Welcome to CPA at Law, helping individuals and small businesses plan for the future and keep what they have.

This is the personal blog of Sterling Olander, a Certified Public Accountant and Utah-licensed attorney. For over eight years, I have assisted clients with estate planning and administration, tax mitigation, tax controversies, small business planning, asset protection, and nonprofit law.

I write about any legal, tax, or technological information that I find interesting or useful in serving my clients. All ideas expressed herein are my own and don't constitute legal or tax advice.

How Certain Organizations Can Self-Declare Tax-Exempt Status

There are dozens of tax-exempt organizations under the Internal Revenue Code; the IRS has a list of these on its website, along with the application form that each one files (usually Form 1023 or Form 1024). However, most of these organizations are not actually required to submit an exemption application to the IRS: "[Certain] organizations may self-declare their tax exempt status by operating within the requirements of the applicable code section and filing the required annual returns or notices." In other words, the tax-exempt status of a new organization can often be established simply by filing its first tax return.

Self-declaration is available to cooperative associations, social and recreation clubs, and business leagues, to name a few of the more popular ones. A 501(c)(9) and 501(c)(17) organization may not self-declare. While a 501(c)(4) organization is still not required to file an application (historically with Form 1024 but now with Form 1024-A), a 501(c)(4) can no longer simply self-declare by filing the first tax return. In a future post, I will describe how to form a 501(c)(4) organization. Finally, some 501(c)(3) organizations do not need to file an application or self-declare, whereas all others with gross receipts in excess of $5,000 generally may not self-declare and must apply for exemption.

Self-declaring tax-exempt status has its downsides, most notably that the organization will not receive a determination letter from the IRS. This means that, among other things, the organization will not be publicly recognized as tax-exempt and may not be able to qualify as exempt from certain state taxes. If a self-declared tax-exempt organization does not operate within the requirements of the applicable section of the Internal Revenue Code, it could be vulnerable to an audit by the IRS. Thus, another significant benefit of formally applying for tax-exempt status is giving the IRS notice of how the organization intends to operate and providing an opportunity for the IRS to notify the organization that it is not operating as required by the Code.

Establishing tax-exempt status by self-declaration is generally only advisable for small organizations, such as those eligible to file the Form 990-N (e-Postcard) version of the Form 990. After forming a nonprofit entity under state law and obtaining an EIN from the IRS, a representative of the organization must call the IRS at 877-829-5500 and ask that the organization be allowed to file Form 990-N and then file the form. This is all that is required for a small, eligible organization to be classified as tax-exempt.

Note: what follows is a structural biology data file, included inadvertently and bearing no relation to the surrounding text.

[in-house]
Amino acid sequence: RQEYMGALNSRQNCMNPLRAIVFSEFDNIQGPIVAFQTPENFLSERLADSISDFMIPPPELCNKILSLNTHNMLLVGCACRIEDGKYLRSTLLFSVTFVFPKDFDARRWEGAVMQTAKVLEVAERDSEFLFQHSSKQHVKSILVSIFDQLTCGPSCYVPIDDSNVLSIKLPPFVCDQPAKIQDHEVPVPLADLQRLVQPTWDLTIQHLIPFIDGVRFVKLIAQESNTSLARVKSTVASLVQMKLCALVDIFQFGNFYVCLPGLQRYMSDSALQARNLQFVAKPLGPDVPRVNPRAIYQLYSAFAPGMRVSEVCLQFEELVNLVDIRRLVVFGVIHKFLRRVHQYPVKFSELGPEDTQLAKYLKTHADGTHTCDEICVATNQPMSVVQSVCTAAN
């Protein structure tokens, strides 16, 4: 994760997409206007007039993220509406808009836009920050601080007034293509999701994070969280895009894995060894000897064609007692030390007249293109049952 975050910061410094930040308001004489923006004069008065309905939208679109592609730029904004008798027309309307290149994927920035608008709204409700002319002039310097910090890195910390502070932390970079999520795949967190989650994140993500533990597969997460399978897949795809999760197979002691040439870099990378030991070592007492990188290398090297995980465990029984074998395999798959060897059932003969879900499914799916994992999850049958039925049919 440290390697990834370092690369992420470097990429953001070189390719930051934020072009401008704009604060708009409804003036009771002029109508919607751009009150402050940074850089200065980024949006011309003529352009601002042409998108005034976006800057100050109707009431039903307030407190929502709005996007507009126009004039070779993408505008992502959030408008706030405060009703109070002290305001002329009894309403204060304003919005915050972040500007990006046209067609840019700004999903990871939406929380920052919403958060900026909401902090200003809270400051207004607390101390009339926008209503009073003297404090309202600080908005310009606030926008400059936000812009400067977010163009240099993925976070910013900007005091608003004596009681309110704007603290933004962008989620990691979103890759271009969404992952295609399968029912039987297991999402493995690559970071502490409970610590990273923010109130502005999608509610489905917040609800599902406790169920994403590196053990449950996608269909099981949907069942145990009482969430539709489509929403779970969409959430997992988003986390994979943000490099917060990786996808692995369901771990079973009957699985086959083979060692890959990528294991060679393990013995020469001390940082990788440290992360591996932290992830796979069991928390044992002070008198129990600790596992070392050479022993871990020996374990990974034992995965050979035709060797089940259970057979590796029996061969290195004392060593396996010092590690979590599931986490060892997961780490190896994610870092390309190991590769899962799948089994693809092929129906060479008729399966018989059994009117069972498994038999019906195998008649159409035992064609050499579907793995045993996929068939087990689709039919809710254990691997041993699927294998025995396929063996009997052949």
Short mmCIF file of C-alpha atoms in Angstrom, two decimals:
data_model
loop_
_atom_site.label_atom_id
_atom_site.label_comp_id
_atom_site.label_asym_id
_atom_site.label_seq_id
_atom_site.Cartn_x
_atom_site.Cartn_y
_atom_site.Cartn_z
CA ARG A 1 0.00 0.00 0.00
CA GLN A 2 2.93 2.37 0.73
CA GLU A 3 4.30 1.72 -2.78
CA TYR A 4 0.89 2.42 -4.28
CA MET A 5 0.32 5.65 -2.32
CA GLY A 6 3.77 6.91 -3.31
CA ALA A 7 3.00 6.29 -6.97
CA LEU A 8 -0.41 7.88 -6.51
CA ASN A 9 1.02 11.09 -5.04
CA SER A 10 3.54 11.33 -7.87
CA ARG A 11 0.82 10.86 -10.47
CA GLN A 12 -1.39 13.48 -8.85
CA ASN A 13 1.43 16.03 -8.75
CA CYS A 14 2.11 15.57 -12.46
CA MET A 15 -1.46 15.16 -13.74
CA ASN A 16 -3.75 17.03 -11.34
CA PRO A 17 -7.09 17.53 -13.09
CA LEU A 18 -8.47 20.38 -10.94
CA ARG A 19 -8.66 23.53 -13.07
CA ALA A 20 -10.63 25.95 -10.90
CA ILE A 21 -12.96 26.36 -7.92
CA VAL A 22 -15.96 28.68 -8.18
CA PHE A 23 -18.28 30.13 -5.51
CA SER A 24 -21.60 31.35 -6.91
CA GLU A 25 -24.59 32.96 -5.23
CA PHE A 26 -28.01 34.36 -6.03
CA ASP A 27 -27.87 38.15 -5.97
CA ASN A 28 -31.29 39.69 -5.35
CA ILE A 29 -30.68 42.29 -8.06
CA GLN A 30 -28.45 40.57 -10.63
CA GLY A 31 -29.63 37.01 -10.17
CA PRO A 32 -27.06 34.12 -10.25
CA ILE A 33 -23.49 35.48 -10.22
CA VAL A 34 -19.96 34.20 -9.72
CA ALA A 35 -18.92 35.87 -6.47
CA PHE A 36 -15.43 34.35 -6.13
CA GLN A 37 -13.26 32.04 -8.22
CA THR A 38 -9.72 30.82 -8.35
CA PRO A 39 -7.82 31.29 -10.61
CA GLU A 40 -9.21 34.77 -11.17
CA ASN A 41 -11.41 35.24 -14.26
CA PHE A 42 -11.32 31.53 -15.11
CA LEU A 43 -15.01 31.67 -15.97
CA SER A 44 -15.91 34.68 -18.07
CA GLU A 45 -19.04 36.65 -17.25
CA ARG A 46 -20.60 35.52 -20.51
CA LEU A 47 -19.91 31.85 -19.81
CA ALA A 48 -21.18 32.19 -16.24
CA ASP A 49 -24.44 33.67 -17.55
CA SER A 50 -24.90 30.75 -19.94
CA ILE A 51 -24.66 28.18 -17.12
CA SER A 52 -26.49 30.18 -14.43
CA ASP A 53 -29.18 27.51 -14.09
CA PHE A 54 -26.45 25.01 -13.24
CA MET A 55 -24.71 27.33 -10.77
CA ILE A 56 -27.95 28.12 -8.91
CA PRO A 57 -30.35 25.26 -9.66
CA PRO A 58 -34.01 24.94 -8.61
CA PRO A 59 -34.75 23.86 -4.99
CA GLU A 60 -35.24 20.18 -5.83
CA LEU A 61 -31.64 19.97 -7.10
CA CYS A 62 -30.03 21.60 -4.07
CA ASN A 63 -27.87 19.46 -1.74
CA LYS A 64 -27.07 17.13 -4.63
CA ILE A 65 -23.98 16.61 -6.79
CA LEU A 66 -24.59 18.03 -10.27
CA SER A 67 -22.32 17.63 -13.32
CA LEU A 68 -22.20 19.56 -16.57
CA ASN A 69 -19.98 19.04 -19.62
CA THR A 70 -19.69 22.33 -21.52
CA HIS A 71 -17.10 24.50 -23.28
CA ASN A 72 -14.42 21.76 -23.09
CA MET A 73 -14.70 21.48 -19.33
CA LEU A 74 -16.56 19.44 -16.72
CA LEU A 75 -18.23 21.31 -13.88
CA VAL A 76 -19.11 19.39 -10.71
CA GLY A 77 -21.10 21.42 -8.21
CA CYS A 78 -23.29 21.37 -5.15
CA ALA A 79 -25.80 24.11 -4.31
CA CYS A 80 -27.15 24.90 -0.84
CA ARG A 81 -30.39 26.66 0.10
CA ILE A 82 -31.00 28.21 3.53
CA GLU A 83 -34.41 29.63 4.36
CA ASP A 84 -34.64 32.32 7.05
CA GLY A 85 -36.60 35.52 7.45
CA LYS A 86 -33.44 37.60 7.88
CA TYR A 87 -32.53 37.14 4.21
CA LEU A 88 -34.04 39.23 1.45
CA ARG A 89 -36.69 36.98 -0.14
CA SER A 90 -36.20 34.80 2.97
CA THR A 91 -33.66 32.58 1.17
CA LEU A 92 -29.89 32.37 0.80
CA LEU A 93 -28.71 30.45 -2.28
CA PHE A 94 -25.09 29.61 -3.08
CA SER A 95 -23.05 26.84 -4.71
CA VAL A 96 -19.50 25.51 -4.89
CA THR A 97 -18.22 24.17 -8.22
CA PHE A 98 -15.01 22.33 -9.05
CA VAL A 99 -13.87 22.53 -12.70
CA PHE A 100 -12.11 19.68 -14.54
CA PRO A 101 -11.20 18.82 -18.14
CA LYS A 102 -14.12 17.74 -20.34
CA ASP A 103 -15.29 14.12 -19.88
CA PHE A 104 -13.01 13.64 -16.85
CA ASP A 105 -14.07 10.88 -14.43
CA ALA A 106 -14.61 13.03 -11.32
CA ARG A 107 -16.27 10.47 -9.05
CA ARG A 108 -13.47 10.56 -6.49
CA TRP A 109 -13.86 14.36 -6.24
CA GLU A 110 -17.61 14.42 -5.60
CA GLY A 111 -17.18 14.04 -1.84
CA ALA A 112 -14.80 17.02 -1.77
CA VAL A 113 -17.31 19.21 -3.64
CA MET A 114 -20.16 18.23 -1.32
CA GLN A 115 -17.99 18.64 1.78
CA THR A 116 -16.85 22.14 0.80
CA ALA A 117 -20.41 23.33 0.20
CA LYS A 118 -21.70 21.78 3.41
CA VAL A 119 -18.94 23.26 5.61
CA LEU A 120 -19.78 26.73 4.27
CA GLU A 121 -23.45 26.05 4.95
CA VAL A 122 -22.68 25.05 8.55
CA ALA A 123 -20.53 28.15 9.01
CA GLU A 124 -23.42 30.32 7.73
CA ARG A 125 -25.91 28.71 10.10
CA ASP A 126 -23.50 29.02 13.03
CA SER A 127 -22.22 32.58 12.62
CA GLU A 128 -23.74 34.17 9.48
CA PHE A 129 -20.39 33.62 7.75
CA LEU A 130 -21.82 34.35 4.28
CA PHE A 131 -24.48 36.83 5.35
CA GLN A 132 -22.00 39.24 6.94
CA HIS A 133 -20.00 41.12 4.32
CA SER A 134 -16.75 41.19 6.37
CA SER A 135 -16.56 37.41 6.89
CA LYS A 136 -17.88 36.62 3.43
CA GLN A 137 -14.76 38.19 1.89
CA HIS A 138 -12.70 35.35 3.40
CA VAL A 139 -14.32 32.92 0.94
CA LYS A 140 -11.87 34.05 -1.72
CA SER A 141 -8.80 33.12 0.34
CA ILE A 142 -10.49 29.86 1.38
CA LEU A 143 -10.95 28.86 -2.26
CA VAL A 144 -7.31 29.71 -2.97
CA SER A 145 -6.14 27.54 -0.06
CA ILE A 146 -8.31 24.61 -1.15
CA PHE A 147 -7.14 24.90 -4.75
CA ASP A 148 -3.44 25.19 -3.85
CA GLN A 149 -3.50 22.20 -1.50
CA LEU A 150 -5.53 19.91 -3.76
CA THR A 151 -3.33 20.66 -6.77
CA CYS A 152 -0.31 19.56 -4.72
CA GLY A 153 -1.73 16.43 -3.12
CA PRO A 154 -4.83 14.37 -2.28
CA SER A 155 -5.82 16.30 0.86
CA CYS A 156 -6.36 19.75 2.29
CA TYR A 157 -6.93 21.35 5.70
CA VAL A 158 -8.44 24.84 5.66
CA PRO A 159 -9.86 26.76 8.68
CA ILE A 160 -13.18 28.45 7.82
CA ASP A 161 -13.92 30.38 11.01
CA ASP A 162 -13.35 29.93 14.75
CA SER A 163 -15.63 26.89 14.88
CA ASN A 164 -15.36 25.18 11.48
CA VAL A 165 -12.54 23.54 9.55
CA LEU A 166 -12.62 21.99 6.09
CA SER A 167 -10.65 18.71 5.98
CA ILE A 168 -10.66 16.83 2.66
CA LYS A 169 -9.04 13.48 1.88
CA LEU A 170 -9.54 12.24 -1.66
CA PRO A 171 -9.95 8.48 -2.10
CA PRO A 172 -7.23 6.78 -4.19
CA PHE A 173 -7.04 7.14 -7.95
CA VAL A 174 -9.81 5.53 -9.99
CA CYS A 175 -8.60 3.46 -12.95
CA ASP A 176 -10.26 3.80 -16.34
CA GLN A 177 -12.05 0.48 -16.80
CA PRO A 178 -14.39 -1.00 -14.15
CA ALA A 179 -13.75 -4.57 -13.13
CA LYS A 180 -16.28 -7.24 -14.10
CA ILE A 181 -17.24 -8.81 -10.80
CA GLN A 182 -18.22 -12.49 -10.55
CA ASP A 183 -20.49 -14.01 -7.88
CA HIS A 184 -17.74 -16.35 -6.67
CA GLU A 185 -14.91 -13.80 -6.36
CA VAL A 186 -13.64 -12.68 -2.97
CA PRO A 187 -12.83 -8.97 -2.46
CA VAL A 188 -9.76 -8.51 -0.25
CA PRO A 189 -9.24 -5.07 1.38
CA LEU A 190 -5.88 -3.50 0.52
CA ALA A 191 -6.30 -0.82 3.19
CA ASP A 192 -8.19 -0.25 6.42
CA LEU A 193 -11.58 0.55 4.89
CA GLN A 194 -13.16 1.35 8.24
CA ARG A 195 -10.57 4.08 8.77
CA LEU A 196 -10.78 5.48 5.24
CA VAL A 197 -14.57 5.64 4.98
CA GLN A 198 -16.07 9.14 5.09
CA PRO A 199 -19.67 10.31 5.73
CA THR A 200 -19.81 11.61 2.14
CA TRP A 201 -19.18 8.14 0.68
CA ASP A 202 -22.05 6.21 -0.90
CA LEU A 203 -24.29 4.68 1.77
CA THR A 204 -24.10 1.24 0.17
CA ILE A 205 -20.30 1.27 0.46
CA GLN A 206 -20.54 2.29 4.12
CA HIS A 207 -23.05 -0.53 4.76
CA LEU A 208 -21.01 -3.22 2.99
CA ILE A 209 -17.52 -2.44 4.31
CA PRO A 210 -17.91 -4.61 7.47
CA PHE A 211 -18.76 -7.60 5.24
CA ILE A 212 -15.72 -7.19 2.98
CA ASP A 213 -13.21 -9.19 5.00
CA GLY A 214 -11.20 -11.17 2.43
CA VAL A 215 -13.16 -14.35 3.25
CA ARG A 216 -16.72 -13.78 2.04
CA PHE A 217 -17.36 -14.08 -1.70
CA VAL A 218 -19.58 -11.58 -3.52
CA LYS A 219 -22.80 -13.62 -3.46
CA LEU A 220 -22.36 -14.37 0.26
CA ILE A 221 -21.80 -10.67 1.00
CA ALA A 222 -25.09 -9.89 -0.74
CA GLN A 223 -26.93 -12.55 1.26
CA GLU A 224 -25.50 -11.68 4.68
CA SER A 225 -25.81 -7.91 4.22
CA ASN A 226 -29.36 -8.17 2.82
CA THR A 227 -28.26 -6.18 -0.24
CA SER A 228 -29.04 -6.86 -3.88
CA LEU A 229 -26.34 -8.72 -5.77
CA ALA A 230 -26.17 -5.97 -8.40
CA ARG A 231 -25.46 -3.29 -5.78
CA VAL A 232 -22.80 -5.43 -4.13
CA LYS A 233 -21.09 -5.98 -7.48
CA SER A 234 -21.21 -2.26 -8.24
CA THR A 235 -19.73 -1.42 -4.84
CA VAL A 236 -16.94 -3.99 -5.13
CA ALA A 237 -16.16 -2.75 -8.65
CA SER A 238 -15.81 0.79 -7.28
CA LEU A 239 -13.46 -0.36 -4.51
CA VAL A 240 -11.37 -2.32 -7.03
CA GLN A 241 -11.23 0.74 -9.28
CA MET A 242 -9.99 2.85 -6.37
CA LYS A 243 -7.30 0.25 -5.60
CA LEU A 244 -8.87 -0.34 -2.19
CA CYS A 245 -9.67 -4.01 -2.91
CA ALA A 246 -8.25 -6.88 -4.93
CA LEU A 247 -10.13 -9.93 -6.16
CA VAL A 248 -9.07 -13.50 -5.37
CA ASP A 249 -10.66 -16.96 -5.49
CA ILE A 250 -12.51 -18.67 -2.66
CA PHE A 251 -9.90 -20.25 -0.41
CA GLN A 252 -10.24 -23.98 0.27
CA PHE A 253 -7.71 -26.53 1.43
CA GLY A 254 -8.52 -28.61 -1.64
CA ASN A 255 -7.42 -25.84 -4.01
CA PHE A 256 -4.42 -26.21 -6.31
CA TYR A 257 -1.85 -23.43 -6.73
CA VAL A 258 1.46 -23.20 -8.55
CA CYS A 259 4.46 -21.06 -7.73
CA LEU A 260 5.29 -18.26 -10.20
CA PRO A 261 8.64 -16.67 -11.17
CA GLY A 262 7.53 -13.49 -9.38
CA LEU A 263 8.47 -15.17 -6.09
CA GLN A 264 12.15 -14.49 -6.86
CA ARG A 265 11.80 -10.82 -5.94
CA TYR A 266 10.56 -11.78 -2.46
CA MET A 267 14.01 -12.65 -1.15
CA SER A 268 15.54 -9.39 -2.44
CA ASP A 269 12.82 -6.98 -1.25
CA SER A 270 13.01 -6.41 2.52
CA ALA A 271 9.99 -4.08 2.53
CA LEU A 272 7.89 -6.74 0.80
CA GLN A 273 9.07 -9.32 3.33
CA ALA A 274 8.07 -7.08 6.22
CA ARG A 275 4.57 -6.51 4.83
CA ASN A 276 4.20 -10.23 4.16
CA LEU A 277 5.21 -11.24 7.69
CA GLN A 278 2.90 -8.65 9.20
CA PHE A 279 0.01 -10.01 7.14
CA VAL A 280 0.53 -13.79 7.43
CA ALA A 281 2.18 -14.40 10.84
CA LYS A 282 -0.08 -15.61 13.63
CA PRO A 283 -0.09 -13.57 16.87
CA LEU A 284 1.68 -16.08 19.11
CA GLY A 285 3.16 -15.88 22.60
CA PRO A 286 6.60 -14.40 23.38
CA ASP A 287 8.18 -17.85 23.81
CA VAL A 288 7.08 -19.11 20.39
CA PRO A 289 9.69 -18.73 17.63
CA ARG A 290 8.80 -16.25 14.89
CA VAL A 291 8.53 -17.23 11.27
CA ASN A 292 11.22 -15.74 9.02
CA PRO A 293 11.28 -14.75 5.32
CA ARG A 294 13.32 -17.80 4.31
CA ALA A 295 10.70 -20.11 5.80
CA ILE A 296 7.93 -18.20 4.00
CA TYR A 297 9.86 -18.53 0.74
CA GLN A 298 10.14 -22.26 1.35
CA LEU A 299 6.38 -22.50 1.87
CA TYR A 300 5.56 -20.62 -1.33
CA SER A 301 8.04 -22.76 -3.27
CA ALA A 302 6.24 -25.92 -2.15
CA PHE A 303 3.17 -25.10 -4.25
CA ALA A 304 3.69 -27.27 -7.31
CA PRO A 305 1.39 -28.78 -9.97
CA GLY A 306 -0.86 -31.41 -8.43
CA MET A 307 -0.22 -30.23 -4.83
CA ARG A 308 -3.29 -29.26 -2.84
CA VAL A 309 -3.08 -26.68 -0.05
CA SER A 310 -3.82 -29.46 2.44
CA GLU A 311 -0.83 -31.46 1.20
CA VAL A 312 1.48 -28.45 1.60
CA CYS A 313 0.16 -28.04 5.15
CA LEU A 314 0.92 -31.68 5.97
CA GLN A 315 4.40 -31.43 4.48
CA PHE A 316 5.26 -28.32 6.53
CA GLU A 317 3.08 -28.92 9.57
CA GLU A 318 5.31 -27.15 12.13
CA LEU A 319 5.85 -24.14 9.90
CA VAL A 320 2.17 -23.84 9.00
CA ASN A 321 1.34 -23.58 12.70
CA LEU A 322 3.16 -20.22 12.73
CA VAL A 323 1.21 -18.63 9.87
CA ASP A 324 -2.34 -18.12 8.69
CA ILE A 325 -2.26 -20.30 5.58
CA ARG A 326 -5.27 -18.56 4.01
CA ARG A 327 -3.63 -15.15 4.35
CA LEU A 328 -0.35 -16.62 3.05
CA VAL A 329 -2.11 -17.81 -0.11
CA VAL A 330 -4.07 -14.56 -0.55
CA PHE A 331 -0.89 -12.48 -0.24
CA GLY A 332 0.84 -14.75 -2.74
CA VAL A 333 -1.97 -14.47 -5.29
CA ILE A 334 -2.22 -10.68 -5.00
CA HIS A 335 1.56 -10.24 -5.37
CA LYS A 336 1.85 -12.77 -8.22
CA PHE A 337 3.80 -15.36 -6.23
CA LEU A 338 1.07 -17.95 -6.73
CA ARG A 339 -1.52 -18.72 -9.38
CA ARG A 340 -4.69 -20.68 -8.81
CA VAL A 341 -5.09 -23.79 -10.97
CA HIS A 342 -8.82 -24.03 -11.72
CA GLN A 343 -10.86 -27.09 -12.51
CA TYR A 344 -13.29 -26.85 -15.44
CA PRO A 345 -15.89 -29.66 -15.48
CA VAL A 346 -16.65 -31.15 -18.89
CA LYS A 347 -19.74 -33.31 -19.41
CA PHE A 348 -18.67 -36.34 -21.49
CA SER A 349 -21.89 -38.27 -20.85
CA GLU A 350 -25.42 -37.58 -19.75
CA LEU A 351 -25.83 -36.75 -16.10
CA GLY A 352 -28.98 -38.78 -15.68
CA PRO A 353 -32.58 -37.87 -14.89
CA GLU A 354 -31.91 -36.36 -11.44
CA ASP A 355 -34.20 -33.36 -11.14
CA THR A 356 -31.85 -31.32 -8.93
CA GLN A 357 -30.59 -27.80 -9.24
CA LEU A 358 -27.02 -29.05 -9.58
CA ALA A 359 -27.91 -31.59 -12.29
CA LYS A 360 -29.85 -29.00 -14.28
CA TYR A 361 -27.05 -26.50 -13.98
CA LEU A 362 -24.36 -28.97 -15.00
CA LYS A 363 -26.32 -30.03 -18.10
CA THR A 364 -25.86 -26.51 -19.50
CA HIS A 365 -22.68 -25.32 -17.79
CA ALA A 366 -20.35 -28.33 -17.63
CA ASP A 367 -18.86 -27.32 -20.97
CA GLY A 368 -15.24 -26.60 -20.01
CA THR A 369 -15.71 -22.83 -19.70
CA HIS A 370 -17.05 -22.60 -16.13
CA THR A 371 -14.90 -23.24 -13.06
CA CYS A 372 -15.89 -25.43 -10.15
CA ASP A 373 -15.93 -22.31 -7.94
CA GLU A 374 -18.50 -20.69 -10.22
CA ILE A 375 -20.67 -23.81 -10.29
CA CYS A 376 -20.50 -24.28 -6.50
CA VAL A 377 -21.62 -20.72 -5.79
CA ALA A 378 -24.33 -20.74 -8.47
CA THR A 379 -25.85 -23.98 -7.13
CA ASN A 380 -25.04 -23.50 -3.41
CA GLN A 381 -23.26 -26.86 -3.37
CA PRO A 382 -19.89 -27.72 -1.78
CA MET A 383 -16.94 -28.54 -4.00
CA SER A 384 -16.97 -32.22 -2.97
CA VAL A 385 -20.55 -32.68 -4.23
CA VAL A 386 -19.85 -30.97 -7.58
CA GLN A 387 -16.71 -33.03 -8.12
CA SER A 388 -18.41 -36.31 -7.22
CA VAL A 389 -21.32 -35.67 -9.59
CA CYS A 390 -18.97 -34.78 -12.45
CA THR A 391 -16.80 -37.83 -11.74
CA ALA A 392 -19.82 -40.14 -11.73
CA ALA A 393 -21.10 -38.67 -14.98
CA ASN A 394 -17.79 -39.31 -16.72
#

50 States' Free Individual Income Tax Return E-Filing

Tax season is coming up, and most people in the U.S. will file a federal and state income tax return. Federal income tax returns can be e-filed for free through the IRS website. While most people do not use this option, all of the popular tax preparation services offer free federal and, in many cases, free state income tax e-filing for lower income families.

If you don't meet the income limitations, however, finding a way to e-file your return for free, particularly your state income tax return, is more difficult. One new option that includes free e-filing for federal and state tax returns is creditkarma.com; however, it is not as robust as other services, as this review has noted.

Fortunately, the department of revenue of many states allows free e-filing directly from the department's website. Since most state income tax returns rely heavily on the taxpayer's federal return, you will need to have already completed your federal return in order to use these services. Linked below are state government websites where state individual income tax returns can be e-filed. This post will be updated as better sources become available; please comment below if you come across broken links or better options than what I currently have:

 Alabama  Illinois  Montana^  Rhode Island^
 Alaska*  Indiana^  Nebraska  South Carolina^ 
 Arizona^  Iowa^  Nevada*  South Dakota*
 Arkansas^  Kansas  New Hampshire#  Tennessee#
 California  Kentucky^  New Jersey  Texas*
 Colorado  Louisiana  New Mexico  Utah
 Connecticut  Maine  New York^  Vermont
 Delaware  Maryland  North Carolina^  Virginia^
 District of Columbia^   Massachusetts^  North Dakota^  Washington*
 Florida*  Michigan^  Ohio  West Virginia^
 Georgia^  Minnesota^  Oklahoma^  Wisconsin
 Hawaii  Mississippi  Oregon  Wyoming*
 Idaho^  Missouri^  Pennsylvania   

* State does not have an income tax
^ State does not offer free online filing directly through the state revenue department's website
# State has an investment income tax in lieu of a traditional income tax